1. Hi Fritz,

      OLT ( is indeed one of the IRS Free File partners. According to the IRS Free File site, the AGI limit is $45K.

      However, OLT’s homepage indicates you can file for free if one meets any of the following criteria: AGI less than $45K, or active duty military, OR Offer Valid for ALL AGES and ALL States. This is somewhat confusing, but it appears you may be correct.

      Did you file for free with OLT with an AGI greater than $45K? If not, would love to hear from others if this is indeed the case.

      Thanks, Fritz!

      1. Sorry, David, I just saw your comment.
        Yes, I used OLT and filed federal for free with AGI above that amount.
        State is some nominal amount – around ten bucks.

        1. will e-file federal for anyone, regardless of income, for free. State returns can be e-filed for free IF meet income requirements. Those above income limits can e-file a state return for $9.95. [Note: the software prepares state and city returns in PDF format for everyone. One can print each and file paper returns for free.]

          Optionally, one can choose the Premium option (provides year to year comparisons, live support, etc) for $15.90 ($7.95 + $7.95).

      2. Another data point on OLT, I’ve used them for the last two years. I first used them to file my 2022 tax return via the IRS Free File page and it was free for both federal and state returns. I got a “Welcome back valued customer!” email from them stating this year the federal was free, but the state return would be $9.95. Clicking through their link as well as going to the website directly, yep, $9.95 for state returns.

        However, they are still listed on the IRS free file partner page as having free federal/state returns and if you go through that link they both are in fact free. So even the Free File providers aren’t above a little Turbo Tax shenanigans.

  3. just a note that OnLineTax is free federal and about $10 for a state. I don’t think there are any limitations. (And agreed that its a shame that theres a whole industry that charges!!)

  4. Anyone can use freetaxusa, no matter the income. At least–I’ve used it for a few years. You can access the site directly.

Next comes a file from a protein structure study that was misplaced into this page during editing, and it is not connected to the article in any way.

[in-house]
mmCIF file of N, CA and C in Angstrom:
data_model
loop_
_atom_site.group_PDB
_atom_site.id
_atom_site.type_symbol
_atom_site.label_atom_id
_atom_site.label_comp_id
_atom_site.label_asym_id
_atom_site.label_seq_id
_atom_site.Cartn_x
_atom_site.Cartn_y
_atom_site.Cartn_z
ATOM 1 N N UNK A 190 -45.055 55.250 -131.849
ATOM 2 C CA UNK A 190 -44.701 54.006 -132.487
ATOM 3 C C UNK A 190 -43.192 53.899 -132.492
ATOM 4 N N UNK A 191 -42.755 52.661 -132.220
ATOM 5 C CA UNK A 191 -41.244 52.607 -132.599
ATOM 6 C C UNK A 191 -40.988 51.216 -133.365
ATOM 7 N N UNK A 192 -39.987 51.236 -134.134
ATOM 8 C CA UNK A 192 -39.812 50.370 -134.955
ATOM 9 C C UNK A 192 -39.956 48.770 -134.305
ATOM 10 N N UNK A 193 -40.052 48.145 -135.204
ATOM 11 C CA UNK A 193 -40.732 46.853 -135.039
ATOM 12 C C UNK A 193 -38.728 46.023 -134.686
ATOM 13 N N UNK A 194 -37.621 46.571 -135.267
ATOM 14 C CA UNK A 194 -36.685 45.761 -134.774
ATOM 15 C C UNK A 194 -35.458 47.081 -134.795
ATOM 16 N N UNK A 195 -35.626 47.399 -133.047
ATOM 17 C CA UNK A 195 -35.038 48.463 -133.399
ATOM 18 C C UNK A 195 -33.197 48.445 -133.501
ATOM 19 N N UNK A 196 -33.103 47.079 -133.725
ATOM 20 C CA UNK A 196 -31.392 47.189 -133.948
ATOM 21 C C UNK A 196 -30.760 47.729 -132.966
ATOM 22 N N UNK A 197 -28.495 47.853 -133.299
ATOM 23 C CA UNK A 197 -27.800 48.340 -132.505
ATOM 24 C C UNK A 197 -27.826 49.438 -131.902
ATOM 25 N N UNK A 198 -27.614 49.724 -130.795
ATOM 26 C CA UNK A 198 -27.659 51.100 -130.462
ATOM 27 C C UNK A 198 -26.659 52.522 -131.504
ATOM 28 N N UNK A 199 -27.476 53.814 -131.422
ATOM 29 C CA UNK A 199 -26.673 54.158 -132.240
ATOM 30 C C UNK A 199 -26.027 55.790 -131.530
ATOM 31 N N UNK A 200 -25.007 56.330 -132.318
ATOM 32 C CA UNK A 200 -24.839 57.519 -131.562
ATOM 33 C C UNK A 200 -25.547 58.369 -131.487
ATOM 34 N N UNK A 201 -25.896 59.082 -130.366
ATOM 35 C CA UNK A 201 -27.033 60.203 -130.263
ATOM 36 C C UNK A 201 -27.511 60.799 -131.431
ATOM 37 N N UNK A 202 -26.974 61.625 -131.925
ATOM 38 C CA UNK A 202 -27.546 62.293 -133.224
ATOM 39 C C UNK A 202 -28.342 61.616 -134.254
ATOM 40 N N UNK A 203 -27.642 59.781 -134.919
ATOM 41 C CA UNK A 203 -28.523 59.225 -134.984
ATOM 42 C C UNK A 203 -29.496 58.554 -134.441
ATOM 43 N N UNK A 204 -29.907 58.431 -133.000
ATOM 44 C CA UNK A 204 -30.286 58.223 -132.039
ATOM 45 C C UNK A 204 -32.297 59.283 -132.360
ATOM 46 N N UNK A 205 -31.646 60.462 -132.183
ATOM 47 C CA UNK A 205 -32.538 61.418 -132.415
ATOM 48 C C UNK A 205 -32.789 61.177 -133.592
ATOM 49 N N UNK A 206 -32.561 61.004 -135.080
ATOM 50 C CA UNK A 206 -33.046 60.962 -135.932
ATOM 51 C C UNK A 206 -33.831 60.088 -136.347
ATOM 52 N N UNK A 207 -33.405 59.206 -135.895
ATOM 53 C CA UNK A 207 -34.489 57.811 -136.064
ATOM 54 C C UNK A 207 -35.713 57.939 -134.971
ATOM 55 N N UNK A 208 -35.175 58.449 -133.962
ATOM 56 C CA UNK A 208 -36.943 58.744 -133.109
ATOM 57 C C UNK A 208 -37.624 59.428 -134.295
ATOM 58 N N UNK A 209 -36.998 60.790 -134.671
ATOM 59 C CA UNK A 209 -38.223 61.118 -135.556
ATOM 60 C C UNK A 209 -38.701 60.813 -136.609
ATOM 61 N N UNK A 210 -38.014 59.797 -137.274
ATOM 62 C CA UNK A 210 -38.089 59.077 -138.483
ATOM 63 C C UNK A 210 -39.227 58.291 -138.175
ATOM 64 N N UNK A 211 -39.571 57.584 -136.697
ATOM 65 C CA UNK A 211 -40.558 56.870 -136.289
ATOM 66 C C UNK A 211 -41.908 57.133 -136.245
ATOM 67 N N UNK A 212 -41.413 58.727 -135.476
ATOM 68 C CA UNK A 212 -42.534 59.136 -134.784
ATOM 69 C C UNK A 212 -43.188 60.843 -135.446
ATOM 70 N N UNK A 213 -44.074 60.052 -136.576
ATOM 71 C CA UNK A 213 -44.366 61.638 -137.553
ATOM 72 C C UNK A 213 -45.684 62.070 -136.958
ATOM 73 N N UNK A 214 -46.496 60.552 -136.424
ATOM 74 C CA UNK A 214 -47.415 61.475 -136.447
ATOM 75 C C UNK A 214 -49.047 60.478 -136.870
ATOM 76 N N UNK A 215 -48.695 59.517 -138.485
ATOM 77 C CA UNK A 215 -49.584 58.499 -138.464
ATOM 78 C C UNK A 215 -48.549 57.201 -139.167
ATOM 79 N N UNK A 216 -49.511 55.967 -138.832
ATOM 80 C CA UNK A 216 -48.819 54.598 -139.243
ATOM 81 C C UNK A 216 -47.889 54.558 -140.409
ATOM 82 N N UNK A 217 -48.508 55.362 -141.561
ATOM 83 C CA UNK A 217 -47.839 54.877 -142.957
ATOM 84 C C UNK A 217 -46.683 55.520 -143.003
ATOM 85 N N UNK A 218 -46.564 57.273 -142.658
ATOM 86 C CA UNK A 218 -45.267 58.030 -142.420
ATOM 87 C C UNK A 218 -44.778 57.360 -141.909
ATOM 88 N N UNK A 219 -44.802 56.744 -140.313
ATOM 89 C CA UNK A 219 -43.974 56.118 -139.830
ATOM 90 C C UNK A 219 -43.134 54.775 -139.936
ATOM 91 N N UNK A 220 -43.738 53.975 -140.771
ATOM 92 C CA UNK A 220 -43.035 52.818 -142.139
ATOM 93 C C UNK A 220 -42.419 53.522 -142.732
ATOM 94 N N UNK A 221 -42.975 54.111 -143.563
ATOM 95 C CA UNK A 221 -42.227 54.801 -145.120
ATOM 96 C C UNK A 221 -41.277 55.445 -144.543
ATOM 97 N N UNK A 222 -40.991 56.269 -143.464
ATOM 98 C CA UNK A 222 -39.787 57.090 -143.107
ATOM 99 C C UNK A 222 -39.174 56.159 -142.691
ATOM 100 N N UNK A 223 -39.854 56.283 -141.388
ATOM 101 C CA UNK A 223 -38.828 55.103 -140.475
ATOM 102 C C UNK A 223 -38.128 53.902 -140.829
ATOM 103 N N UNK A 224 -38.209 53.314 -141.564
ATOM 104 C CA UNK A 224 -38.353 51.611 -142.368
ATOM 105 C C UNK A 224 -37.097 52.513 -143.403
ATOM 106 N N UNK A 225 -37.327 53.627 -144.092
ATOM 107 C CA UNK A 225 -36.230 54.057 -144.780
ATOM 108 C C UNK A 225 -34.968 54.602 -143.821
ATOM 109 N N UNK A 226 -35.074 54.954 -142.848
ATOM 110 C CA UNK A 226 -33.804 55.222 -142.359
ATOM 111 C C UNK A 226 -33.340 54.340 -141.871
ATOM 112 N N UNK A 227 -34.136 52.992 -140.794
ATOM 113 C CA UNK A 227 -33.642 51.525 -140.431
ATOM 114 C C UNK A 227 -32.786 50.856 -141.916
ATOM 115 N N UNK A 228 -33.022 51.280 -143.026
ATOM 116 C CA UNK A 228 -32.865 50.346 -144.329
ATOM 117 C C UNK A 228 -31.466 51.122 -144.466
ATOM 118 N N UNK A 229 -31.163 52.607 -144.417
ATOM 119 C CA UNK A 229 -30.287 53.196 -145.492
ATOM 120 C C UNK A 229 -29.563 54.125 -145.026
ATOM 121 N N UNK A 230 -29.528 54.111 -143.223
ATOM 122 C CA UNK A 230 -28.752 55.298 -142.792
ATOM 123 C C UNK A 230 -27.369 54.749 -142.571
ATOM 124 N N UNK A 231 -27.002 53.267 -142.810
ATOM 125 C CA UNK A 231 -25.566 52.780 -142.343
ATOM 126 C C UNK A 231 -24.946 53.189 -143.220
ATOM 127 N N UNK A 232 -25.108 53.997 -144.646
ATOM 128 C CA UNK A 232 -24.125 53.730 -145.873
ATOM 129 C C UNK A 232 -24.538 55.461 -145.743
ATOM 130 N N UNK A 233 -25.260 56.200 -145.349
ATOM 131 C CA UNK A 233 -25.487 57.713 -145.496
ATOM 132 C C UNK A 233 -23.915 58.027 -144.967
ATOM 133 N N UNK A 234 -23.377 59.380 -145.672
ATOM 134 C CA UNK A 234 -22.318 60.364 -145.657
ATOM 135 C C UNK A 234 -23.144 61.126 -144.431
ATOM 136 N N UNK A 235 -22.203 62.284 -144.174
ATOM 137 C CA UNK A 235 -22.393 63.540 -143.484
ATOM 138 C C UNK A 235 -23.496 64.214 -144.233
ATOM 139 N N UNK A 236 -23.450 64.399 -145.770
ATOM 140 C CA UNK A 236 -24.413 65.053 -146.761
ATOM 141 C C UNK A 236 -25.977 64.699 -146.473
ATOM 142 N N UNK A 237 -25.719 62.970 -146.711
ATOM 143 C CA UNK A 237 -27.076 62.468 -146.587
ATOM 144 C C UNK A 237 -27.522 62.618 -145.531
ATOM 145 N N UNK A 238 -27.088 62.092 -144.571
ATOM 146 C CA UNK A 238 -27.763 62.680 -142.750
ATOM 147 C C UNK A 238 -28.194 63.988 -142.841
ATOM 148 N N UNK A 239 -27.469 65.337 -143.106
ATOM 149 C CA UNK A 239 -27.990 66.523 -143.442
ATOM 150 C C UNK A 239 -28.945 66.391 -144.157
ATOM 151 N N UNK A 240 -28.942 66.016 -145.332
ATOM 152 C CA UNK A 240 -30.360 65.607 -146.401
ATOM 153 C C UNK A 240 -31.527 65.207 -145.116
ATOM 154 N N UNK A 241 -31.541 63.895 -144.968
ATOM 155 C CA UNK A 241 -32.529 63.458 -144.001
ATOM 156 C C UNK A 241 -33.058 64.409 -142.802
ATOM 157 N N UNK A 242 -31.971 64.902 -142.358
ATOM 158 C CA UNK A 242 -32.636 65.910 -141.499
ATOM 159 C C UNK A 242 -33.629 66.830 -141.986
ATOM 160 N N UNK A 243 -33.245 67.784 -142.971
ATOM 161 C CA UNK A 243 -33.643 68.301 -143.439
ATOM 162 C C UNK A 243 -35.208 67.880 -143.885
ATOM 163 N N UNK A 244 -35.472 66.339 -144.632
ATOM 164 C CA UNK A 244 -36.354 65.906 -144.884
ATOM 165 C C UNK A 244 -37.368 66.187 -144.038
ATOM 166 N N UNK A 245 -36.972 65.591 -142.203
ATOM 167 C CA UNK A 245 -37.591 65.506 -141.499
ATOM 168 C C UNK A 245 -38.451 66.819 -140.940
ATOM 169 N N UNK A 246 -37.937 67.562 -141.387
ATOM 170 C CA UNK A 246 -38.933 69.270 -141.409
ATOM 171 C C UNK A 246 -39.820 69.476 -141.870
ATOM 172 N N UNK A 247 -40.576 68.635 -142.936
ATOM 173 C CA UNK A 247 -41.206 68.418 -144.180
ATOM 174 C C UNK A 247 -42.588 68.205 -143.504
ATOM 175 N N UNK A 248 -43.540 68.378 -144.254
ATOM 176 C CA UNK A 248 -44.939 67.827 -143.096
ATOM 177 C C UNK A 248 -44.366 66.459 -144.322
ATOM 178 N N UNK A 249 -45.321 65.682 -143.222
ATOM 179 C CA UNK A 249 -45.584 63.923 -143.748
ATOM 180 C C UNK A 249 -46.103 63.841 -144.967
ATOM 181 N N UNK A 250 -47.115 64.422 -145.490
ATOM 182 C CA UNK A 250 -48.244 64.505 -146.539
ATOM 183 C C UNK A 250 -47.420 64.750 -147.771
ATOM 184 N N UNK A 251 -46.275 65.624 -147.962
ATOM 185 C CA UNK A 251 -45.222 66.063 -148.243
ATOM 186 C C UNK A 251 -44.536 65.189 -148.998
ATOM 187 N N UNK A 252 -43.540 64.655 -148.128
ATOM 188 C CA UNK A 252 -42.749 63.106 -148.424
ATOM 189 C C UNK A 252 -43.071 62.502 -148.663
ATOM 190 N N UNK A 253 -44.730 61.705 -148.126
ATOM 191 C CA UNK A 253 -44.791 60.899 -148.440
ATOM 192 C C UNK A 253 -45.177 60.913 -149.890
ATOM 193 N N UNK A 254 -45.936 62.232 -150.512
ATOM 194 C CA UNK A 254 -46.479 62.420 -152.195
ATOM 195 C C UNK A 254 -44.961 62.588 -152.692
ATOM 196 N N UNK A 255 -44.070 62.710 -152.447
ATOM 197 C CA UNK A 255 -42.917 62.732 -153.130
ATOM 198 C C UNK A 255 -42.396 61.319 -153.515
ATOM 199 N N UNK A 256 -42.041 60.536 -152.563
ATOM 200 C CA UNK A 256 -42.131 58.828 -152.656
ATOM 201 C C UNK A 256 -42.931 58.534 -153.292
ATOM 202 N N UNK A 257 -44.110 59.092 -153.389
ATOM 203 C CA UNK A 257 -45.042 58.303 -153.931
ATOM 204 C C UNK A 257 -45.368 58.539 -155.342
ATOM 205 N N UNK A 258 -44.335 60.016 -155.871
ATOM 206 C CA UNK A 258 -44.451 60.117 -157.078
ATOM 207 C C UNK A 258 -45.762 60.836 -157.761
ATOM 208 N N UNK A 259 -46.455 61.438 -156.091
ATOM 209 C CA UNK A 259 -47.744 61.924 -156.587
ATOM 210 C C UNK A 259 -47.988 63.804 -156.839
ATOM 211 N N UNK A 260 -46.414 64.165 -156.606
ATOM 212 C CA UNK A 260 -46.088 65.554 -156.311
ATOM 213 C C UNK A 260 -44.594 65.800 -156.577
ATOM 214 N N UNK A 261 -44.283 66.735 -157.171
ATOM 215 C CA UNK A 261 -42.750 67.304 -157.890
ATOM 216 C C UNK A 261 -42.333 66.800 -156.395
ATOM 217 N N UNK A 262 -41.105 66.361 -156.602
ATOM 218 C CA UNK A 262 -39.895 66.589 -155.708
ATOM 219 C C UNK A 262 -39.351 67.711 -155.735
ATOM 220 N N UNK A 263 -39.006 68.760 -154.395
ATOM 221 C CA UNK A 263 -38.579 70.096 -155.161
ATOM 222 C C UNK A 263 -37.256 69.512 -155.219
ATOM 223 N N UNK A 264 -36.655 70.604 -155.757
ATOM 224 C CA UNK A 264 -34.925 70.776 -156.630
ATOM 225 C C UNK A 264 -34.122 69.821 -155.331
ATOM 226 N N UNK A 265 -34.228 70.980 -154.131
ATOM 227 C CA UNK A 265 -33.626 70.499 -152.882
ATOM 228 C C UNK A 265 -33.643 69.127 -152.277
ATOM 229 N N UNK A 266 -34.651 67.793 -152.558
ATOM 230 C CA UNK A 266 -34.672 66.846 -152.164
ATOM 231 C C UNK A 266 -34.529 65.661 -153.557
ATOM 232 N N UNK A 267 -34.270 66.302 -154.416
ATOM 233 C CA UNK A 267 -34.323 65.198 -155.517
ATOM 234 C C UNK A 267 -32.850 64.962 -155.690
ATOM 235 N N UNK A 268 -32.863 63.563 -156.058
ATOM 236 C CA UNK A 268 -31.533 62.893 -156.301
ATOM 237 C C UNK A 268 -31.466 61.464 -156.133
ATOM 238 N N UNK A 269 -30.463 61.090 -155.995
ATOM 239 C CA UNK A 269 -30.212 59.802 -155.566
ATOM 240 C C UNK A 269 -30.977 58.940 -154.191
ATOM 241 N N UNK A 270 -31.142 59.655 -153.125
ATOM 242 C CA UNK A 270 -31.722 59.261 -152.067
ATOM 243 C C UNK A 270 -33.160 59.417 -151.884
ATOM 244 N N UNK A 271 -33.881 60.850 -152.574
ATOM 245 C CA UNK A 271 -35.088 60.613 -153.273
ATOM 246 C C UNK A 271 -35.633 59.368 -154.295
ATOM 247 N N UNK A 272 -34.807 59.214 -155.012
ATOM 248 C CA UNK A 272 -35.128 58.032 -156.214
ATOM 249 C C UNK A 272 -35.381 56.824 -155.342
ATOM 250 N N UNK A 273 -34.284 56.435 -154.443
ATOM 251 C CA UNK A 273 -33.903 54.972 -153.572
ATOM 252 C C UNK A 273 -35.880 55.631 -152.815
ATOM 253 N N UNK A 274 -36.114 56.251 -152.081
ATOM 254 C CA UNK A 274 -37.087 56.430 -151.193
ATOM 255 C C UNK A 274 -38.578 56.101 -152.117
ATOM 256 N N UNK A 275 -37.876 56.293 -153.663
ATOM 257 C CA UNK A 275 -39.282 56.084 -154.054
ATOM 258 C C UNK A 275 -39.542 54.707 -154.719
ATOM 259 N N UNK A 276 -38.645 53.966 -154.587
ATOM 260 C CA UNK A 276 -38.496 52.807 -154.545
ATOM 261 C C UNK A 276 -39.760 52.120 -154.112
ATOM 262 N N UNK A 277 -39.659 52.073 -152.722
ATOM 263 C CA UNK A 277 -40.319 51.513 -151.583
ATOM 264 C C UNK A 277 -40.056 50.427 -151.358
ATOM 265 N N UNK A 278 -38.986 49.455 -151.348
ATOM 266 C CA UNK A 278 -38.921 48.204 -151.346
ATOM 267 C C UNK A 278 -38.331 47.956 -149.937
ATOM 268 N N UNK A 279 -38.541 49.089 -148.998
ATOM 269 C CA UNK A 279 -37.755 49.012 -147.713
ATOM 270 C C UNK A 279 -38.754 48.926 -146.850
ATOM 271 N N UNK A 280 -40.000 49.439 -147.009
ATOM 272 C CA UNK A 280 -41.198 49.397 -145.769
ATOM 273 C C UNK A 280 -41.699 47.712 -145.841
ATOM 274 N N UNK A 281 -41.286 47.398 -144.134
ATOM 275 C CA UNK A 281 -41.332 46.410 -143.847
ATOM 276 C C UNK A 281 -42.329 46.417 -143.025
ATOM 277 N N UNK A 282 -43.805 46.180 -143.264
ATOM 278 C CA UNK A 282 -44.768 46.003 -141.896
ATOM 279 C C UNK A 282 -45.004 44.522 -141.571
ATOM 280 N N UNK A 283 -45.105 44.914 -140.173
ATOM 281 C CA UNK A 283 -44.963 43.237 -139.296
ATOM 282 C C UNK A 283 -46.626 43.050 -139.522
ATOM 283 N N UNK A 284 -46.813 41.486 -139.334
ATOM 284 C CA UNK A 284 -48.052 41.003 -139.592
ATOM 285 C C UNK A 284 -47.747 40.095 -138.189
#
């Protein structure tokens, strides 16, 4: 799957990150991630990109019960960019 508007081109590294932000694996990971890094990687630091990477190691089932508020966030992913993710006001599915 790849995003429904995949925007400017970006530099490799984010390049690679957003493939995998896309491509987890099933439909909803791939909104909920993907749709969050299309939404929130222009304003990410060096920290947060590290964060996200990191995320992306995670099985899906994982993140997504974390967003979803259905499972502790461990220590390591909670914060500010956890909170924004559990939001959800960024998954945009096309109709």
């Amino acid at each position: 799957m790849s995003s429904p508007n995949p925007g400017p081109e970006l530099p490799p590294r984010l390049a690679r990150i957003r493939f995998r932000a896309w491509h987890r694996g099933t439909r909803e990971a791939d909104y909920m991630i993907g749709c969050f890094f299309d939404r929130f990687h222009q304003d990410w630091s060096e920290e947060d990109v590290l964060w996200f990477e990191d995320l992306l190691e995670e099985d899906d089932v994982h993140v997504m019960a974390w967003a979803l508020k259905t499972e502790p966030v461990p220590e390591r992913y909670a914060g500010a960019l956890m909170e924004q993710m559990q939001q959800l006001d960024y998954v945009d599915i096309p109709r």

5. Ok, Peter has confirmed there is no AGI limit for OLT. Great news–thanks, Peter.

    And efg says FreeTaxUSA has no limit, either. I used FTU this and last year, and was very happy with the experience. I linked their site in the post (or just go to

  6. I’m really enjoying your blog. After years of reading it, I’m still finding new things to learn. Thanks!

  7. I’m wondering if any of the free tax filing sites download 1099s and INT forms from financial sites or files that have been downloaded. I used one of these sites several years ago and this convenience was not offered. I really dislike having to enter every tax form manually.

    1. Good point, Karyn.

      FreeTaxUSA–the Free File partner I use to file my returns–does not currently support importing tax statements from 3rd parties. I cannot speak for the other Free File partners. Perhaps some do?

      I found the following response to this very question on the FreeTaxUSA community site:

      “As of right now, we currently do not support that option and do not know when/if we will be, however we are continually adding new features to the software and we encourage you to check back in the future for that option.”

      So, yes, to some extent I suppose you get what you pay for, and if it’s worth it to you to pay Intuit for that feature, then it makes sense to pay. For my part, I don’t mind the manual data entry.

      Thanks for the feedback, Karyn.


  8. David, Just finished e-filing both state and federal returns for free using CashApp. No income restrictions and it appears to support a large variety of tax situations. Have used it the last few years with no problems.

    1. I’ve also used CashApp the last couple of years, it had been Credit Karma. It is totally free. No e-filing fees for federal or state returns.

  9. Thanks for the great article. I used freetaxusa this year for the first time and it was awesome.

  10. Firstly, you can get an IP-PIN very painlessly after your initial set up with an account w IRS & ID yourself, it may takes about 15 minutes, then the annual retrieve is very easy but IRS will not remind you with email etc, but you can get it around late January or early February by going into your set-up account.

    Secondly, in Alabama, you can file your state return for free on their site & you can also setup an alarm if someone has filed your return. They will hold it up if you respond to the alarm if you have not yet file.